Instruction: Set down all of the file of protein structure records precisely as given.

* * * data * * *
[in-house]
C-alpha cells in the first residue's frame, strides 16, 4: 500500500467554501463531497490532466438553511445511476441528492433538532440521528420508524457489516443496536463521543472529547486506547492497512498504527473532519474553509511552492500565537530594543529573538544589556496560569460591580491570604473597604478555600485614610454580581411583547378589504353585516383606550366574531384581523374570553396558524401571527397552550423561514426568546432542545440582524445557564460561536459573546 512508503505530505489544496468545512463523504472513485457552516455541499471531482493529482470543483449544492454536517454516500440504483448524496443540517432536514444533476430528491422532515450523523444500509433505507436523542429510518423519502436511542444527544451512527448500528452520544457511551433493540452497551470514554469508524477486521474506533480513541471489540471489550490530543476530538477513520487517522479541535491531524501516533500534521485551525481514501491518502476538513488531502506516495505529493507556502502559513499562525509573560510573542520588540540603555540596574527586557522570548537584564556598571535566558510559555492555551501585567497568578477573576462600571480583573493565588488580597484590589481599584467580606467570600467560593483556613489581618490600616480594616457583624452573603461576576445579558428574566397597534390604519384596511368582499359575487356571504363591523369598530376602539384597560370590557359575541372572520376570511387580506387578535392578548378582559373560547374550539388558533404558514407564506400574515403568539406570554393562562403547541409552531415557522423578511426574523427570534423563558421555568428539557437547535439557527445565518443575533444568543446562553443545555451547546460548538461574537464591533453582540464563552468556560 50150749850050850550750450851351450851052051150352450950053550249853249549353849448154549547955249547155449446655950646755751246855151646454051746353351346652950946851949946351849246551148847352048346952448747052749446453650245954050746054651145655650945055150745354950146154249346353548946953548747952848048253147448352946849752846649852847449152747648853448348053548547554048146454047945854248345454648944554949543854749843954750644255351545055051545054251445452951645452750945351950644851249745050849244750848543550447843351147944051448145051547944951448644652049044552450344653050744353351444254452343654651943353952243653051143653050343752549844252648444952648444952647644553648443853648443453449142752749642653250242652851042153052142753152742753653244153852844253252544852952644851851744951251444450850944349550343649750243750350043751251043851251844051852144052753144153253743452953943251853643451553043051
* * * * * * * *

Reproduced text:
[in-house]
C-alpha cells in the first residue's frame, strides 16, 4: 500500500467554501463531497490532466438553511445511476441528492433538532440521528420508524457489516443496536463521543472529547486506547492497512498504527473532519474553509511552492500565537530594543529573538544589556496560569460591580491570604473597604478555600485614610454580581411583547378589504353585516383606550366574531384581523374570553396558524401571527397552550423561514426568546432542545440582524445557564460561536459573546 512508503505530505489544496468545512463523504472513485457552516455541499471531482493529482470543483449544492454536517454516500440504483448524496443540517432536514444533476430528491422532515450523523444500509433505507436523542429510518423519502436511542444527544451512527448500528452520544457511551433493540452497551470514554469508524477486521474506533480513541471489540471489550490530543476530538477513520487517522479541535491531524501516533500534521485551525481514501491518502476538513488531502506516495505529493507556502502559513499562525509573560510573542520588540540603555540596574527586557522570548537584564556598571535566558510559555492555551501585567497568578477573576462600571480583573493565588488580597484590589481599584467580606467570600467560593483556613489581618490600616480594616457583624452573603461576576445579558428574566397597534390604519384596511368582499359575487356571504363591523369598530376602539384597560370590557359575541372572520376570511387580506387578535392578548378582559373560547374550539388558533404558514407564506400574515403568539406570554393562562403547541409552531415557522423578511426574523427570534423563558421555568428539557437547535439557527445565518443575533444568543446562553443545555451547546460548538461574537464591533453582540464563552468556560 50150749850050850550750450851351450851052051150352450950053550249853249549353849448154549547955249547155449446655950646755751246855151646454051746353351346652950946851949946351849246551148847352048346952448747052749446453650245954050746054651145655650945055150745354950146154249346353548946953548747952848048253147448352946849752846649852847449152747648853448348053548547554048146454047945854248345454648944554949543854749843954750644255351545055051545054251445452951645452750945351950644851249745050849244750848543550447843351147944051448145051547944951448644652049044552450344653050744353351444254452343654651943353952243653051143653050343752549844252648444952648444952647644553648443853648443453449142752749642653250242652851042153052142753152742753653244153852844253252544852952644851851744951251444450850944349550343649750243750350043751251043851251844051852144052753144153253743452953943251853643451553043051